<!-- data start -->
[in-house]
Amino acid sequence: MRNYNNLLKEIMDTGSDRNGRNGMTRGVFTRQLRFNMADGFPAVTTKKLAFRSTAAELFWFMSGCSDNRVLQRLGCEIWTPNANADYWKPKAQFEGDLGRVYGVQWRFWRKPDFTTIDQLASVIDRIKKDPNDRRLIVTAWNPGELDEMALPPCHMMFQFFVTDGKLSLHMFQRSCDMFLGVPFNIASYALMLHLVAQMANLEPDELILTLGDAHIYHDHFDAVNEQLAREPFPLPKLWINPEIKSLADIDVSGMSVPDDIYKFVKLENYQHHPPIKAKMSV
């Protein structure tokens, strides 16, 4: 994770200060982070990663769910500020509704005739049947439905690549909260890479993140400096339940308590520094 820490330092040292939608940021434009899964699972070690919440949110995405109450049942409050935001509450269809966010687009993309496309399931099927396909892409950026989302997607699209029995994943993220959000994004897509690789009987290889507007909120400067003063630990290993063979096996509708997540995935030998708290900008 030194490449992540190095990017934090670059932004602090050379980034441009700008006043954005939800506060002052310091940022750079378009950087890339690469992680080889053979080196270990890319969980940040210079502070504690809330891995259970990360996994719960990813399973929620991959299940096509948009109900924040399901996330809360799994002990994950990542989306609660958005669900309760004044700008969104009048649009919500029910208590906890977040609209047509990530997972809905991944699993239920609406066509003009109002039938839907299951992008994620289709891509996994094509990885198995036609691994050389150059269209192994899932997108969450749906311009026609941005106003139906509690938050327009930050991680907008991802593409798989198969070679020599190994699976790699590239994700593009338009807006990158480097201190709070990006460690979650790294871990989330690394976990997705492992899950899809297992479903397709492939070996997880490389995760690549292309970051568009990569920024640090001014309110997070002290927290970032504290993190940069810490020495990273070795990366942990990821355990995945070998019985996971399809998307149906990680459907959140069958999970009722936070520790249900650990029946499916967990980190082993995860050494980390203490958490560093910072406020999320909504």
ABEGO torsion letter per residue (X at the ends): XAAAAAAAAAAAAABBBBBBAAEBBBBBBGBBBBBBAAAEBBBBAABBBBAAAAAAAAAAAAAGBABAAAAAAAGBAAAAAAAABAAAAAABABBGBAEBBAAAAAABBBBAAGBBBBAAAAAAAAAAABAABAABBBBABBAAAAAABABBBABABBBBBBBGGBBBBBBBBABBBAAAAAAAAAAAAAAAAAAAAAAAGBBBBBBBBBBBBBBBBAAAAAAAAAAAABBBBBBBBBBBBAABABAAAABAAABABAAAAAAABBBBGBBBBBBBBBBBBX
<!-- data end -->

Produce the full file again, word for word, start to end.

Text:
[in-house]
Amino acid sequence: MRNYNNLLKEIMDTGSDRNGRNGMTRGVFTRQLRFNMADGFPAVTTKKLAFRSTAAELFWFMSGCSDNRVLQRLGCEIWTPNANADYWKPKAQFEGDLGRVYGVQWRFWRKPDFTTIDQLASVIDRIKKDPNDRRLIVTAWNPGELDEMALPPCHMMFQFFVTDGKLSLHMFQRSCDMFLGVPFNIASYALMLHLVAQMANLEPDELILTLGDAHIYHDHFDAVNEQLAREPFPLPKLWINPEIKSLADIDVSGMSVPDDIYKFVKLENYQHHPPIKAKMSV
């Protein structure tokens, strides 16, 4: 994770200060982070990663769910500020509704005739049947439905690549909260890479993140400096339940308590520094 820490330092040292939608940021434009899964699972070690919440949110995405109450049942409050935001509450269809966010687009993309496309399931099927396909892409950026989302997607699209029995994943993220959000994004897509690789009987290889507007909120400067003063630990290993063979096996509708997540995935030998708290900008 030194490449992540190095990017934090670059932004602090050379980034441009700008006043954005939800506060002052310091940022750079378009950087890339690469992680080889053979080196270990890319969980940040210079502070504690809330891995259970990360996994719960990813399973929620991959299940096509948009109900924040399901996330809360799994002990994950990542989306609660958005669900309760004044700008969104009048649009919500029910208590906890977040609209047509990530997972809905991944699993239920609406066509003009109002039938839907299951992008994620289709891509996994094509990885198995036609691994050389150059269209192994899932997108969450749906311009026609941005106003139906509690938050327009930050991680907008991802593409798989198969070679020599190994699976790699590239994700593009338009807006990158480097201190709070990006460690979650790294871990989330690394976990997705492992899950899809297992479903397709492939070996997880490389995760690549292309970051568009990569920024640090001014309110997070002290927290970032504290993190940069810490020495990273070795990366942990990821355990995945070998019985996971399809998307149906990680459907959140069958999970009722936070520790249900650990029946499916967990980190082993995860050494980390203490958490560093910072406020999320909504």
ABEGO torsion letter per residue (X at the ends): XAAAAAAAAAAAAABBBBBBAAEBBBBBBGBBBBBBAAAEBBBBAABBBBAAAAAAAAAAAAAGBABAAAAAAAGBAAAAAAAABAAAAAABABBGBAEBBAAAAAABBBBAAGBBBBAAAAAAAAAAABAABAABBBBABBAAAAAABABBBABABBBBBBBGGBBBBBBBBABBBAAAAAAAAAAAAAAAAAAAAAAAGBBBBBBBBBBBBBBBBAAAAAAAAAAAABBBBBBBBBBBBAABABAAAABAAABABAAAAAAABBBBGBBBBBBBBBBBBX